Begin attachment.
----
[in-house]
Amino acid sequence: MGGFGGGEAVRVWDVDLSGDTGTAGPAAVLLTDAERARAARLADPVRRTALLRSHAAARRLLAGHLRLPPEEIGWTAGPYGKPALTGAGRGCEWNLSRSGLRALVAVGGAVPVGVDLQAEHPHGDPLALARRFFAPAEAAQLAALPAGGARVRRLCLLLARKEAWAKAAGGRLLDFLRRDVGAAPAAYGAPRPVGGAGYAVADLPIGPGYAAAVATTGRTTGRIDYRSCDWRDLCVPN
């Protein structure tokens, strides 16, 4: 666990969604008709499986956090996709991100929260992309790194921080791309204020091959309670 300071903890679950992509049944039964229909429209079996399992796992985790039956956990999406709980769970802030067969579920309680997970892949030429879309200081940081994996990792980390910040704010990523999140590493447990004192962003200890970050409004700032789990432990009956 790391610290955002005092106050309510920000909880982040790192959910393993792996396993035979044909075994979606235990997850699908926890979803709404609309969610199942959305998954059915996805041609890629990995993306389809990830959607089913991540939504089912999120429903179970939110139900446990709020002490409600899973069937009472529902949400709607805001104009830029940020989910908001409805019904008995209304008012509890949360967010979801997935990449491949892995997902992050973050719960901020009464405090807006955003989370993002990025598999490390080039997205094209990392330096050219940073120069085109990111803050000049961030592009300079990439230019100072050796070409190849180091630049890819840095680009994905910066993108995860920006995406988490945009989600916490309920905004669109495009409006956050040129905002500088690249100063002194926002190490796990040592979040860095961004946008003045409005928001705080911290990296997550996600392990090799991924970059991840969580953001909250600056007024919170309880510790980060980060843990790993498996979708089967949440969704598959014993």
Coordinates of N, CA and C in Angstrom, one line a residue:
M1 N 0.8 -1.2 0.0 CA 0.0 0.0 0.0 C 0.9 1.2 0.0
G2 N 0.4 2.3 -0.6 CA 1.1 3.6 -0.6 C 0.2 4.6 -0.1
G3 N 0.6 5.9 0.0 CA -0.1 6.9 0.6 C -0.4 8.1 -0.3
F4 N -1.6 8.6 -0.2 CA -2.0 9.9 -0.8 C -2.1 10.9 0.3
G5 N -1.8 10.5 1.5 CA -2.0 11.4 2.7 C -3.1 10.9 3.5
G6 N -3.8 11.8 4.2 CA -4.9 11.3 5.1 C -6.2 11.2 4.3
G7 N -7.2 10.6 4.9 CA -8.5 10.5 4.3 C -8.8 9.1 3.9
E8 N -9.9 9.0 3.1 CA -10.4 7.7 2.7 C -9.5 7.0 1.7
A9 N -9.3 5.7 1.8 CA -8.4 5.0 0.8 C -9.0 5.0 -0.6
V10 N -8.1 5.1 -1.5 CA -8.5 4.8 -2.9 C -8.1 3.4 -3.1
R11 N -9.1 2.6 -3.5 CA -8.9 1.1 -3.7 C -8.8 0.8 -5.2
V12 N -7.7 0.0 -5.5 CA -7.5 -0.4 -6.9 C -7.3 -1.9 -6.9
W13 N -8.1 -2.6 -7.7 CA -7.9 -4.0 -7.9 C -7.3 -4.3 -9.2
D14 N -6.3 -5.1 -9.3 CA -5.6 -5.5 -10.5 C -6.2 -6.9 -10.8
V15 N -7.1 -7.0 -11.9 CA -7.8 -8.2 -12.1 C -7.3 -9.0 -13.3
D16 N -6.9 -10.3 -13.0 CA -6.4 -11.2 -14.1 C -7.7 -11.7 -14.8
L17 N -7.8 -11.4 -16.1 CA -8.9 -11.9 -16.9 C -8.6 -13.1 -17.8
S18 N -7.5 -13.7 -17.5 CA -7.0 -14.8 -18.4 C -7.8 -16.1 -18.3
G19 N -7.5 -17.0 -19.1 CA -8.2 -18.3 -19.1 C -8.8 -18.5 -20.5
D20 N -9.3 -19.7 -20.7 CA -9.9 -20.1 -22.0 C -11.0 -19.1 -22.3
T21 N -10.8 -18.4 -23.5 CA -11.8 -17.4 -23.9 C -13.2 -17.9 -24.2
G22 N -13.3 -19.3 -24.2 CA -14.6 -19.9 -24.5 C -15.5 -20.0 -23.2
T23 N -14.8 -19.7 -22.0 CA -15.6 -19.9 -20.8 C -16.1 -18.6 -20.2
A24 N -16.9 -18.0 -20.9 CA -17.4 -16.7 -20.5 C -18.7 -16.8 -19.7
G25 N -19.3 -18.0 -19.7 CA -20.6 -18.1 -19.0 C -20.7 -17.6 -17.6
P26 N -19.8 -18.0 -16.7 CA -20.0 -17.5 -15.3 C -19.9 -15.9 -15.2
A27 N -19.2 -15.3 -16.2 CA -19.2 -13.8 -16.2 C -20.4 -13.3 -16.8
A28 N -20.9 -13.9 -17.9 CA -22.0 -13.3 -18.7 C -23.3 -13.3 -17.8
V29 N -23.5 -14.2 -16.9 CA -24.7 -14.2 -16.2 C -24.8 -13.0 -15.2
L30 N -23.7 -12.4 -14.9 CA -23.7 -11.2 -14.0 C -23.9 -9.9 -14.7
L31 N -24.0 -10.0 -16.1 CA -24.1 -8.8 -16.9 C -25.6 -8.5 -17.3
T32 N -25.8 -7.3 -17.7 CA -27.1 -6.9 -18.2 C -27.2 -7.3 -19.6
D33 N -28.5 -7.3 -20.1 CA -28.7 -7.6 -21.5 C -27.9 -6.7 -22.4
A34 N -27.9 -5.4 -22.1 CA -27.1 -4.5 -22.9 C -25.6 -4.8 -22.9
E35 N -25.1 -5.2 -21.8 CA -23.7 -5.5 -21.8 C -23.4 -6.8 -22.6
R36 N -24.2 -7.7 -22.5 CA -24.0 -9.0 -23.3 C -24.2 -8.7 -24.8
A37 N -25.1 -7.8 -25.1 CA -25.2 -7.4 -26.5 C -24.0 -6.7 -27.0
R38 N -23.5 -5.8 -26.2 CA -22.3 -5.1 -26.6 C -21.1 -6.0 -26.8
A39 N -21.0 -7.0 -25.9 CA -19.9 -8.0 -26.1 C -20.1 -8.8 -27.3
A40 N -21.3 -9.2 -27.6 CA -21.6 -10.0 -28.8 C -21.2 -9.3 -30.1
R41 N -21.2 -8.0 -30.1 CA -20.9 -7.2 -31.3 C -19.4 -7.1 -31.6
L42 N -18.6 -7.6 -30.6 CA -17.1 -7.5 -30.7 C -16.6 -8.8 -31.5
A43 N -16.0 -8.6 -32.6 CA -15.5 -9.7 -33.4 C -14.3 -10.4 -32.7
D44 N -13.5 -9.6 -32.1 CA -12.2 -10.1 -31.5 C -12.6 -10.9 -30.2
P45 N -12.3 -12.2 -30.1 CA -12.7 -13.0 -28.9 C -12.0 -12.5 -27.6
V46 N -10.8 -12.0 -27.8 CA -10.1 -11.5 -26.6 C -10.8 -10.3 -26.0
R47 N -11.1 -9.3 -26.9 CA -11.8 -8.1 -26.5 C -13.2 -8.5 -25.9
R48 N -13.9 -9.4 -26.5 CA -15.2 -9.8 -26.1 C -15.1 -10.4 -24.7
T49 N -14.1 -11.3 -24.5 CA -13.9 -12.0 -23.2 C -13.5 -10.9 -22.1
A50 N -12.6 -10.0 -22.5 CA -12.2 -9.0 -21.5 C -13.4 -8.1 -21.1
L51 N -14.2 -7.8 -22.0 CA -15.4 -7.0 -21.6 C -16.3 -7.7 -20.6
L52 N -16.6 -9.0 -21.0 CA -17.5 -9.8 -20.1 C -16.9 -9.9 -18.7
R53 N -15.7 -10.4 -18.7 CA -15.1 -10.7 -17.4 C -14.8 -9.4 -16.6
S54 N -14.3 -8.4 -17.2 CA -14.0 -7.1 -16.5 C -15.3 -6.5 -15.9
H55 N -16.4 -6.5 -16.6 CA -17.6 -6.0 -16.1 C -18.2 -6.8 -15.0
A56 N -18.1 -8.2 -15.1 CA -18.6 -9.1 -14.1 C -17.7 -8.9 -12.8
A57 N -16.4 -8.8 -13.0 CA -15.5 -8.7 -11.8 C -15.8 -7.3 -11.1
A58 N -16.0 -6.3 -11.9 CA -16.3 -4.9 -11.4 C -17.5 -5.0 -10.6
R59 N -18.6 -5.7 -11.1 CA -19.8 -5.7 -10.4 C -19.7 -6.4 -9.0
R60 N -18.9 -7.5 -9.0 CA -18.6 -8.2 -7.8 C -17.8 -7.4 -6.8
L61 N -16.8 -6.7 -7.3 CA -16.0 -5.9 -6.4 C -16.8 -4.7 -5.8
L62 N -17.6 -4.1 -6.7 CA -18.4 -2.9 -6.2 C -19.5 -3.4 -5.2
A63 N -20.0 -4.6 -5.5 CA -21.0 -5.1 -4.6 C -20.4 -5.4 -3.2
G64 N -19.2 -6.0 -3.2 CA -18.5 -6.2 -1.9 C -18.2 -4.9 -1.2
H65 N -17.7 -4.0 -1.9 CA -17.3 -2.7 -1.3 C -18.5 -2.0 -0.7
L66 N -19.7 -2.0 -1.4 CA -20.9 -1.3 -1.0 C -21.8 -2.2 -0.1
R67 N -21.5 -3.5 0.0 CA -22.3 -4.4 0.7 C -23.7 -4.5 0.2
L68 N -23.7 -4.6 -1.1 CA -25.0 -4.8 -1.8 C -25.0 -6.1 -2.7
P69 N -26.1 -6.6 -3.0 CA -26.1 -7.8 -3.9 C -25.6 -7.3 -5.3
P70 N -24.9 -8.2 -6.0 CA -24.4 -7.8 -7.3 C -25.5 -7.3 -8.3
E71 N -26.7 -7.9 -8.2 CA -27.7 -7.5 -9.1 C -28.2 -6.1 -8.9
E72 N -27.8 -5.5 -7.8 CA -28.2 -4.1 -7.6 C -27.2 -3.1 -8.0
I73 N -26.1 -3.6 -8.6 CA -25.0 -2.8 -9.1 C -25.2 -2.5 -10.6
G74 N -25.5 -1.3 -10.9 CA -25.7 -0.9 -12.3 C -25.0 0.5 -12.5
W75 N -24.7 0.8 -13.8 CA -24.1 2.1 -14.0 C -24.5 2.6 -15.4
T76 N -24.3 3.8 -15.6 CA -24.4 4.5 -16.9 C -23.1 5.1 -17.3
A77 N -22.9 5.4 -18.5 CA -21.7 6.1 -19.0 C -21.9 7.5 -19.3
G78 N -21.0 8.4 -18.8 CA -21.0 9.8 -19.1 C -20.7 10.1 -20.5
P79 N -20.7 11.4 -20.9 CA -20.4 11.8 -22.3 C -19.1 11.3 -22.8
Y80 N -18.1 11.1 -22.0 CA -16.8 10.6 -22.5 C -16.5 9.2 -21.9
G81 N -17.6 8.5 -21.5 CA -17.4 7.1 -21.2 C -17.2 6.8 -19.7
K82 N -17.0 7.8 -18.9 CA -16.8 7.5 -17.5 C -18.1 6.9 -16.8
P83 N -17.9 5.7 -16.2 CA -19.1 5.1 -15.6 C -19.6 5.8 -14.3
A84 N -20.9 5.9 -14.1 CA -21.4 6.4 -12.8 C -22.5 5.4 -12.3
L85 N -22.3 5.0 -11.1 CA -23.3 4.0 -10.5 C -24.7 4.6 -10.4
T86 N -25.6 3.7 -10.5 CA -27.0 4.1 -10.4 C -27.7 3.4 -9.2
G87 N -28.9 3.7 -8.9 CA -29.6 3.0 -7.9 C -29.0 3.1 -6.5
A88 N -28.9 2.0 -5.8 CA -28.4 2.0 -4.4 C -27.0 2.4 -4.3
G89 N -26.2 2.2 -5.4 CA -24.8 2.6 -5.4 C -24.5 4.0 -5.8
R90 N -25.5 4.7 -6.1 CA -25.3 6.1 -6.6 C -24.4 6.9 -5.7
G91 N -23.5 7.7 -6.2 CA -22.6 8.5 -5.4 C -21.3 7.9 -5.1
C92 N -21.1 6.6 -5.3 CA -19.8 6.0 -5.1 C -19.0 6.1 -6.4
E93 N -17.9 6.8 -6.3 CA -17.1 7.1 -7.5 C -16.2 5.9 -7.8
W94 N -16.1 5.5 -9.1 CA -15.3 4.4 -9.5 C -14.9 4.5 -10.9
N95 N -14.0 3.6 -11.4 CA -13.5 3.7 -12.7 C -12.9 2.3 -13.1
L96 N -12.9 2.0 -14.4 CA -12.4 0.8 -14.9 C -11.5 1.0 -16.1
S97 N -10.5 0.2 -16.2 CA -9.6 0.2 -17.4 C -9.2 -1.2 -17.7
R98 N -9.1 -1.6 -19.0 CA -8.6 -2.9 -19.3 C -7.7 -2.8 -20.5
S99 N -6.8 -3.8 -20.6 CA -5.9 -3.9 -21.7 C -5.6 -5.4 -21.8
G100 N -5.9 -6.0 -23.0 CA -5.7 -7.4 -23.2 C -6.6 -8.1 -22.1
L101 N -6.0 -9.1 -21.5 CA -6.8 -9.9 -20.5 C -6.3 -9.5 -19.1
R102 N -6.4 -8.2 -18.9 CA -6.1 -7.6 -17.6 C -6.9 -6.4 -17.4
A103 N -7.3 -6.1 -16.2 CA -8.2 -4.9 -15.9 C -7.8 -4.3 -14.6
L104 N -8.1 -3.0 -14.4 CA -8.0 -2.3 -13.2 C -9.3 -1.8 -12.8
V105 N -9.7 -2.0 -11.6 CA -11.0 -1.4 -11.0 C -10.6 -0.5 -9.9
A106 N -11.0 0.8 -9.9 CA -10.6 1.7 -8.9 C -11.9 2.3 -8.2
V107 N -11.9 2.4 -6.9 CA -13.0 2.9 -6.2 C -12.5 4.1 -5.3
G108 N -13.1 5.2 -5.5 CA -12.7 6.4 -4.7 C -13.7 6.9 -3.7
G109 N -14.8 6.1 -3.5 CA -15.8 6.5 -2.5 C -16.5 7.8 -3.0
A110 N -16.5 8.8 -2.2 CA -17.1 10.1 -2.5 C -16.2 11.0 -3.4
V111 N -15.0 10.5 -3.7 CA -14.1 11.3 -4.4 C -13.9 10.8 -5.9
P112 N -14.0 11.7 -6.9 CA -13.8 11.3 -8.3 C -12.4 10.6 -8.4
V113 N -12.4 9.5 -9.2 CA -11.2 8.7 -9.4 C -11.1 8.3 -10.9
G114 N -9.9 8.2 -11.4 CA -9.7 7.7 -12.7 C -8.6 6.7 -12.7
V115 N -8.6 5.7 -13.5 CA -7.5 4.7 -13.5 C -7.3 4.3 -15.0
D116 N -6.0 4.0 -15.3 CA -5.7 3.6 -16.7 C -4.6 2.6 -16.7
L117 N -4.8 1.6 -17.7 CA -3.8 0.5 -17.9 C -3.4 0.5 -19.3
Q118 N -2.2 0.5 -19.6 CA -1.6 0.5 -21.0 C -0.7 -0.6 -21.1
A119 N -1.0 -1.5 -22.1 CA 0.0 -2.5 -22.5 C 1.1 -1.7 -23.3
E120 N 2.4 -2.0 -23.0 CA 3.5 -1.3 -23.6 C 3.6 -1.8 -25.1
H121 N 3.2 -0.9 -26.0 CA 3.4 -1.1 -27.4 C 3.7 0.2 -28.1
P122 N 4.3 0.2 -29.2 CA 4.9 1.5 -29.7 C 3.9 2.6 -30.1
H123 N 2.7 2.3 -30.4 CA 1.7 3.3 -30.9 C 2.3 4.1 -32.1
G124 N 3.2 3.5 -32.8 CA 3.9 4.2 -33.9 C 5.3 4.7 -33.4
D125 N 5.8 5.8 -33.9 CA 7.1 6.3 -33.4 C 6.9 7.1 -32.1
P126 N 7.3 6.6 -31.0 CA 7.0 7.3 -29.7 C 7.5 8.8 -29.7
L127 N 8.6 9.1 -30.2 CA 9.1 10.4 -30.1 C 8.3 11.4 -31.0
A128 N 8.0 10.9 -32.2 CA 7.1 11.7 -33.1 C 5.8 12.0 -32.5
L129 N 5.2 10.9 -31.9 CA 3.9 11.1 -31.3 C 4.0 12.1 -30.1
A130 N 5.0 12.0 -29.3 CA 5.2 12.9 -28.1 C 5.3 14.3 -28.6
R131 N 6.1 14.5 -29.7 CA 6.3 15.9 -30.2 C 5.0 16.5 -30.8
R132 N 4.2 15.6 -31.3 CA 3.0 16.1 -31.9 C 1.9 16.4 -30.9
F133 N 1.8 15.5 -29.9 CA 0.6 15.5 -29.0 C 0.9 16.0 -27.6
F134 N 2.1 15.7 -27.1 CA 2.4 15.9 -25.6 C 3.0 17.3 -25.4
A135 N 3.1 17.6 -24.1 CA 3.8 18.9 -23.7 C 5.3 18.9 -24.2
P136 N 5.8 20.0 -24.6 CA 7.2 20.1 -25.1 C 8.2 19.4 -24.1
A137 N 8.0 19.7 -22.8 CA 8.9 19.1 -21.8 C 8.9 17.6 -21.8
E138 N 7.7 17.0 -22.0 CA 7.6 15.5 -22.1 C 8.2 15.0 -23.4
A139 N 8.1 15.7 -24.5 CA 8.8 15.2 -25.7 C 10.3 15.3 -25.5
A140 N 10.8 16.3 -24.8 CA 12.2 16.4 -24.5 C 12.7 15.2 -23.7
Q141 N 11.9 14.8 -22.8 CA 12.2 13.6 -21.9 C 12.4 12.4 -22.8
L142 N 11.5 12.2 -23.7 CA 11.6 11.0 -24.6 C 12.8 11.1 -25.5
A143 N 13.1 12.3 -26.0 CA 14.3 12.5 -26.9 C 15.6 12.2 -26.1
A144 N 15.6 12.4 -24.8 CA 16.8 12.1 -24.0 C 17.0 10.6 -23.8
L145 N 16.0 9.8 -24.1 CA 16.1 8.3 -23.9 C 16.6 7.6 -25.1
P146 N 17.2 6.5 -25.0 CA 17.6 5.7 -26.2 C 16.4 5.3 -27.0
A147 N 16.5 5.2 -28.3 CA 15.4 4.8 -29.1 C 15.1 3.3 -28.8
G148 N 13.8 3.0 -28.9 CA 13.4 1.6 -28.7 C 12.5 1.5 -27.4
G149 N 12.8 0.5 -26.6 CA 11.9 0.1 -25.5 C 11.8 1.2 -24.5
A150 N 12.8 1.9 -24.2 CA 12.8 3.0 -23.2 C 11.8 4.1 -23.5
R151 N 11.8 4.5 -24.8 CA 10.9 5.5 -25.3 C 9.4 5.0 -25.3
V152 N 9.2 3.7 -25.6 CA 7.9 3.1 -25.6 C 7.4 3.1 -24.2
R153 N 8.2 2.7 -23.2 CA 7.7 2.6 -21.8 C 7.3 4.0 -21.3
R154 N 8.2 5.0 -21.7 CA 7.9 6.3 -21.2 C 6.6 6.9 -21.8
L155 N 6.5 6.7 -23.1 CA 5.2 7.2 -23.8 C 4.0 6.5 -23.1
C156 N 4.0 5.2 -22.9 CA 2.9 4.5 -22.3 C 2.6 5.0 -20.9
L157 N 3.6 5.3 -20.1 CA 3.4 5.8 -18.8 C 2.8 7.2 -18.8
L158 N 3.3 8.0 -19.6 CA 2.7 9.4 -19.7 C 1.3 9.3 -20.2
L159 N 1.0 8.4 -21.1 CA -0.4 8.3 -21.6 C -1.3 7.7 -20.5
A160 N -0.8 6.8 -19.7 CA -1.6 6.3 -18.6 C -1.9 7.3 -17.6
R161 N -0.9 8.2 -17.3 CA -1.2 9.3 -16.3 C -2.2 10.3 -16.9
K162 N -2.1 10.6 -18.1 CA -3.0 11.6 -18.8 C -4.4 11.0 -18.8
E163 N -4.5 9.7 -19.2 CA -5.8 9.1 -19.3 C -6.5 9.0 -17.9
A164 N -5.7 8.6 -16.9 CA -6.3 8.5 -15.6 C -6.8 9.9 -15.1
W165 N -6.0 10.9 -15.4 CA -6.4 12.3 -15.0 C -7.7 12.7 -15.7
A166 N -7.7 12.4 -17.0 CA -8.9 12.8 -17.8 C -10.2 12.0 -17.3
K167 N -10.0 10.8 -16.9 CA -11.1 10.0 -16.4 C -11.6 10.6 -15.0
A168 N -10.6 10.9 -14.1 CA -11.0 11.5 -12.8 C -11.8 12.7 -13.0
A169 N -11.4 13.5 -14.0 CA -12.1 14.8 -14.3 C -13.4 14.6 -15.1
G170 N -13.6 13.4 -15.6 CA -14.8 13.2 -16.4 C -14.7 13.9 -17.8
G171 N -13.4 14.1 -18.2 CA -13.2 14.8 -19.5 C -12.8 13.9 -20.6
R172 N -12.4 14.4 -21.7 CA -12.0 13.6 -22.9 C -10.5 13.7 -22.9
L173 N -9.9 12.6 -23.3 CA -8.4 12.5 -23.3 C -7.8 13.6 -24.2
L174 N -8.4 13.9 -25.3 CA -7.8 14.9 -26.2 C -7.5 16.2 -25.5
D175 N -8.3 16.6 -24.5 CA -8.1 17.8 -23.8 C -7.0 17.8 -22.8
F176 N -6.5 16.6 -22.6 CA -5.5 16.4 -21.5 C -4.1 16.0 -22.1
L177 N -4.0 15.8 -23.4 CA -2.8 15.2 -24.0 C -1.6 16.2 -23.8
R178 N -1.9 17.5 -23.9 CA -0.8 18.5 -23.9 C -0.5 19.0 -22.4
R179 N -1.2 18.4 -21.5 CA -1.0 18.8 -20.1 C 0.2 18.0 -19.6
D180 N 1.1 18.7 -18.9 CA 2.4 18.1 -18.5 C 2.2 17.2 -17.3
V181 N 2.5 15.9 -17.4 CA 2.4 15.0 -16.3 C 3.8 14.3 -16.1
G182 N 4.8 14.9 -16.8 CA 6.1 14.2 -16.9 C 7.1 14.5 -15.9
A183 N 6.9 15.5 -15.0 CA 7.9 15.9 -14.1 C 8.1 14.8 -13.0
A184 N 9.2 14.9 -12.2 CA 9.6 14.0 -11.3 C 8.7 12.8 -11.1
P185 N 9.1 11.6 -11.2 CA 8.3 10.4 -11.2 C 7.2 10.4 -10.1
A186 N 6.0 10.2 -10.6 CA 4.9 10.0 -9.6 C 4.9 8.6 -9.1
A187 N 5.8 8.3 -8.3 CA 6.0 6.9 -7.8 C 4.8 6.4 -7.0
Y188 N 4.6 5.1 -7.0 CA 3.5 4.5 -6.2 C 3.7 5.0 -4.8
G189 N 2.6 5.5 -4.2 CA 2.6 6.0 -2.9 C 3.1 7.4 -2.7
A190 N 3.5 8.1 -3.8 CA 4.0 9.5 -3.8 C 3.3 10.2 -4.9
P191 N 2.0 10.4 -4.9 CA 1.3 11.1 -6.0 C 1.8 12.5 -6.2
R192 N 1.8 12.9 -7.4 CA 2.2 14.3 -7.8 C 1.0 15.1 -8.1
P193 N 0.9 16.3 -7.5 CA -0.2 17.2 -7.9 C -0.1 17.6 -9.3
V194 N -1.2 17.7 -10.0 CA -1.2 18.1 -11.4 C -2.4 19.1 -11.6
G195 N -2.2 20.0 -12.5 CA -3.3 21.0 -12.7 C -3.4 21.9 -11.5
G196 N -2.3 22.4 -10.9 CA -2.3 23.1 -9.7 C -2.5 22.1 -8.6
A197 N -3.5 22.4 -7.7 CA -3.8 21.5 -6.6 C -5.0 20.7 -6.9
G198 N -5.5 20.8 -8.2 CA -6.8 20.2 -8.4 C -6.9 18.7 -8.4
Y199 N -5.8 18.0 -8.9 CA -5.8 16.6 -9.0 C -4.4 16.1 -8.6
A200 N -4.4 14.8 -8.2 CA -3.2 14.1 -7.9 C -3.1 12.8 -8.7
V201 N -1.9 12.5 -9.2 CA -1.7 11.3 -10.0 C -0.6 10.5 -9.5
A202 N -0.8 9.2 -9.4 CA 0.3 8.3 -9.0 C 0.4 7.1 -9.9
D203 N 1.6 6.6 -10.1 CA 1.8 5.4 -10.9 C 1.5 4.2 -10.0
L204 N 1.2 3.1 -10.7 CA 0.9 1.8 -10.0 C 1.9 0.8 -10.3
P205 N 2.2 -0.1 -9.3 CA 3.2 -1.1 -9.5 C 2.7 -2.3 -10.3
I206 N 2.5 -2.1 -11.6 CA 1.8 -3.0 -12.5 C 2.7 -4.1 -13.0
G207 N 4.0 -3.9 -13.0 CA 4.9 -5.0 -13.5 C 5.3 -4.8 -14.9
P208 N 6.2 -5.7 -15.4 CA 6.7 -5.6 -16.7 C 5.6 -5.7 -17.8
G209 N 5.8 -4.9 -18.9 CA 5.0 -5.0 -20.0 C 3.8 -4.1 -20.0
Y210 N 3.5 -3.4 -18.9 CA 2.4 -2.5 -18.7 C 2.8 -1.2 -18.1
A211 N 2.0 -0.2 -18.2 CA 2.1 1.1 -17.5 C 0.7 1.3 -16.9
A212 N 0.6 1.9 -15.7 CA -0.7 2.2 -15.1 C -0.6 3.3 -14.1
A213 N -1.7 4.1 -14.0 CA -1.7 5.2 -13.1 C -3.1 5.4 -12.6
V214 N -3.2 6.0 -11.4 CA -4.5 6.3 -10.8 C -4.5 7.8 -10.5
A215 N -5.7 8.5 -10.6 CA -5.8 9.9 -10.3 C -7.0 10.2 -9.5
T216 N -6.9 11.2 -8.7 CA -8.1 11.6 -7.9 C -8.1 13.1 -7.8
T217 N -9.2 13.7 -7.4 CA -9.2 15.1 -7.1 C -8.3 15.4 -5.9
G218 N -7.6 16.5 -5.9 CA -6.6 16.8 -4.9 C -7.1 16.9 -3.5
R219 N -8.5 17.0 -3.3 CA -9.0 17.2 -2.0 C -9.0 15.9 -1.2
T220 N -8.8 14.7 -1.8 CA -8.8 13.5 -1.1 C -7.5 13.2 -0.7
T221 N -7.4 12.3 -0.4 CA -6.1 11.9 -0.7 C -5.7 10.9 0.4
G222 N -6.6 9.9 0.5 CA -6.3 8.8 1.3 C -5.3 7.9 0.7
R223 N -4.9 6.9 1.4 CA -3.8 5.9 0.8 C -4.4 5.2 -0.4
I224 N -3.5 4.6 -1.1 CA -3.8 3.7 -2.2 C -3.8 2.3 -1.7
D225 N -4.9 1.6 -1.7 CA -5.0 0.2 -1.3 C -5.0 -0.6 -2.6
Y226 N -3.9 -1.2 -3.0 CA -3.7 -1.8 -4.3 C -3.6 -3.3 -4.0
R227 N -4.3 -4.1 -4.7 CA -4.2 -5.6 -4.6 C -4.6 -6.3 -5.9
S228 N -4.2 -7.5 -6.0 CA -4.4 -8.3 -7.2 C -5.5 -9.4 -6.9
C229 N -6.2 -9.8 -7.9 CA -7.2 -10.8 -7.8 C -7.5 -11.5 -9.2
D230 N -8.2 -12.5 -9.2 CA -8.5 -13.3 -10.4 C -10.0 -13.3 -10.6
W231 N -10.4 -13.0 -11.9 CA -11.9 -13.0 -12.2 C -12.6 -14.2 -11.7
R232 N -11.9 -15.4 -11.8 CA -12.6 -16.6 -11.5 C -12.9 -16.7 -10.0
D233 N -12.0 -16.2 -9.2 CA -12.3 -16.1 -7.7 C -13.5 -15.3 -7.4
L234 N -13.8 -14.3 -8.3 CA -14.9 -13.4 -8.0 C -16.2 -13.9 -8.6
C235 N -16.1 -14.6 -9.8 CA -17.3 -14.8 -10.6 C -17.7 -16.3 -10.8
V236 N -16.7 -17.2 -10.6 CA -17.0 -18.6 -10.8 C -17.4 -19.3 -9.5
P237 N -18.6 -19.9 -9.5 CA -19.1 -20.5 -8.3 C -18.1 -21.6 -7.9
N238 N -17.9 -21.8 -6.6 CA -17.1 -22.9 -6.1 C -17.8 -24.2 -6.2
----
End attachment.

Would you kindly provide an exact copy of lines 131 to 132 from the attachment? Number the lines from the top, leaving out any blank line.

L127 N 8.6 9.1 -30.2 CA 9.1 10.4 -30.1 C 8.3 11.4 -31.0
A128 N 8.0 10.9 -32.2 CA 7.1 11.7 -33.1 C 5.8 12.0 -32.5